One big caveat, though:  This technique would be effective against the MQ-1 Predator drone.  It would not be effective against the much bigger, higher flying, and faster MQ-9 Reaper, which looks similar to the Predator.


*That's an exaggeration, but slow speed, higher altitude, and high aspect ratio wings don't make for a particularly tight turning radius.
 
2014-01-31 07:51:22 AM  

lennavan: dittybopper: They *SHELTERED* the people who did it. When we requested that they hand them over, they refused. At that point, you have gone from being a bystander to an active participant on the other side.

Fine but what does this have to do with Edward Snowden?


Nothing.

Apparently, you don't realize there is a difference between killing 3,000 innocent civilians and stealing 30,000 classified documents.  But thank you for trying.
 
2014-01-31 08:58:20 AM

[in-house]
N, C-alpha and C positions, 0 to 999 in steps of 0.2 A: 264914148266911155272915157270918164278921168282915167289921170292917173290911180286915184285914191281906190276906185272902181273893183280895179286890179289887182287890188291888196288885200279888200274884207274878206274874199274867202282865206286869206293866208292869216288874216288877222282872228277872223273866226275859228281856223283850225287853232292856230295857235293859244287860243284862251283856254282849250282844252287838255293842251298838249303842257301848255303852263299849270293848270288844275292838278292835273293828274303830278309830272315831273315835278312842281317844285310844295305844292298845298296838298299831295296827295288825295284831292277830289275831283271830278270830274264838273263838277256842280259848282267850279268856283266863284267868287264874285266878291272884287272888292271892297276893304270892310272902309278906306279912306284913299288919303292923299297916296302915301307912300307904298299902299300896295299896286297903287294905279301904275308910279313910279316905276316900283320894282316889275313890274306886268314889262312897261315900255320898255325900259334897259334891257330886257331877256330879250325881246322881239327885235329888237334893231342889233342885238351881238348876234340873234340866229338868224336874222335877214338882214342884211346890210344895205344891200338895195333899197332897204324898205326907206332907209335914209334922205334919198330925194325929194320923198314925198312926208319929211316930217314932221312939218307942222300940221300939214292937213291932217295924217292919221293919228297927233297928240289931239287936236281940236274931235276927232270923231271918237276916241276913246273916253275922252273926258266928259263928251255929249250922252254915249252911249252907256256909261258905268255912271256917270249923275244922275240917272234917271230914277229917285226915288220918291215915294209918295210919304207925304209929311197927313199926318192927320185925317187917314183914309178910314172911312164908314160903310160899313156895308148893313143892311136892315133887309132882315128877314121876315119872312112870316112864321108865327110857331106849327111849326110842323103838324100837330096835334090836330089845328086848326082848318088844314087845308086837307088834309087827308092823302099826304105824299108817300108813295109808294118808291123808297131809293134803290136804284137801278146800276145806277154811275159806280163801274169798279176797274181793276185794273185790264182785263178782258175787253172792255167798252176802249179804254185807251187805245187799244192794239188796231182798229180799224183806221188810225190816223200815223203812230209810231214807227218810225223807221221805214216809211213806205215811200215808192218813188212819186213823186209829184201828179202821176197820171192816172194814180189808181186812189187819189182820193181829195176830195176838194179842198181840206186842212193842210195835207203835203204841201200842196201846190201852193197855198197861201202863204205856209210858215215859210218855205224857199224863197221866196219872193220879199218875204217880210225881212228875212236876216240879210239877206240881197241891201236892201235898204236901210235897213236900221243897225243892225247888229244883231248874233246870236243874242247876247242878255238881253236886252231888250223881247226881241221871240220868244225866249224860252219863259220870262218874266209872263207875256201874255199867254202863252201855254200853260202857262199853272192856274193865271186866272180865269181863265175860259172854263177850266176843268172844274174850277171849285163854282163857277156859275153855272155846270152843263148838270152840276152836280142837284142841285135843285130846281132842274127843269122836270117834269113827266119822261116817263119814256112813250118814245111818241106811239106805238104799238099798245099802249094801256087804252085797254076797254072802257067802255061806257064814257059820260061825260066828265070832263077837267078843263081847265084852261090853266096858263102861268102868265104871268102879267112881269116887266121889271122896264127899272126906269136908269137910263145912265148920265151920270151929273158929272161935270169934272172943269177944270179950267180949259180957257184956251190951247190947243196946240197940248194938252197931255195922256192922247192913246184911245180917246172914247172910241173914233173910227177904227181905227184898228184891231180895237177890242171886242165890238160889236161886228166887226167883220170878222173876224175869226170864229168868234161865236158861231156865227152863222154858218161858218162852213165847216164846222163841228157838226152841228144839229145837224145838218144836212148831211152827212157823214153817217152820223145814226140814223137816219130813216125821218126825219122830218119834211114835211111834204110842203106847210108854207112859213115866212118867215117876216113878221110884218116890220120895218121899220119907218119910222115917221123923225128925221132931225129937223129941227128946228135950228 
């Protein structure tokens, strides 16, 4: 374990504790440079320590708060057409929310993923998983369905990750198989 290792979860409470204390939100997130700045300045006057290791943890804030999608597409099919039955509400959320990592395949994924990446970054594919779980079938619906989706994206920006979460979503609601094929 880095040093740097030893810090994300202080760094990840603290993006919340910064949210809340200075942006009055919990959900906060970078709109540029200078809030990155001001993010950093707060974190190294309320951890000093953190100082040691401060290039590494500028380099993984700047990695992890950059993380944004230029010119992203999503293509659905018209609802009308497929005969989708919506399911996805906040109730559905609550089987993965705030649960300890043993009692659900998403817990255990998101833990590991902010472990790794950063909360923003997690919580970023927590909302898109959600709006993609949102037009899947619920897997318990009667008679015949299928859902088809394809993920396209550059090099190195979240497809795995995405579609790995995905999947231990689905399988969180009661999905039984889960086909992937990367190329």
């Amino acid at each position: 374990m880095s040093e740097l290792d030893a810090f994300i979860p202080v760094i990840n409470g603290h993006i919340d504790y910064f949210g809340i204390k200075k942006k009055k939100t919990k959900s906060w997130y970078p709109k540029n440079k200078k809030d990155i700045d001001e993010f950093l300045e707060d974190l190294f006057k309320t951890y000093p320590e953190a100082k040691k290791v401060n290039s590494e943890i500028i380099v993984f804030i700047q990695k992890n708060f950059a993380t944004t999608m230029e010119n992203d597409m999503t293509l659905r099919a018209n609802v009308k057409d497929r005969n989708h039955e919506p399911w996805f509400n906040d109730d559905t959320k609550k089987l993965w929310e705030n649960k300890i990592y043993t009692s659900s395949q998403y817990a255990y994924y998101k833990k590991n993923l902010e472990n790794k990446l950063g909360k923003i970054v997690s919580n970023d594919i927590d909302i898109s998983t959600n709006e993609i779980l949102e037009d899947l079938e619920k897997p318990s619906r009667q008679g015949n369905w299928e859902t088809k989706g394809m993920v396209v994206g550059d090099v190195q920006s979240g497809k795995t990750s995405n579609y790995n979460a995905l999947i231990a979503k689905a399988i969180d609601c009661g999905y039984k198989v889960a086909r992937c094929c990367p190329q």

PanicMan: dittybopper: All I'm talking about is essentially combining the two things.

And that could require some heavy systems engineering.  Maybe that would be easy for an enthousiast with an engineering backround, but now you're talking about rocket science here. But that's years of experience and probably a few other practice aircraft you learned on.  So add that to the cost.


You mean "a few other aircraft", like a typical advanced R/C enthusiast might have built as a hobby  before he or she tries to tackle a project like this?

Why would you add that to the cost? That would be like adding the cost of the P-38, F-80, F-104, and U-2 to the development costs of the SR-71.  Clearly ridiculous.  The knowledge gained from previously built projects, and from looking up what others have done, shouldn't really count.

It's clear you're looking at this from the perspective that it's a governmental-type project.  It's not.

dittybopper: Testing it is no more than simply flying a model airplane.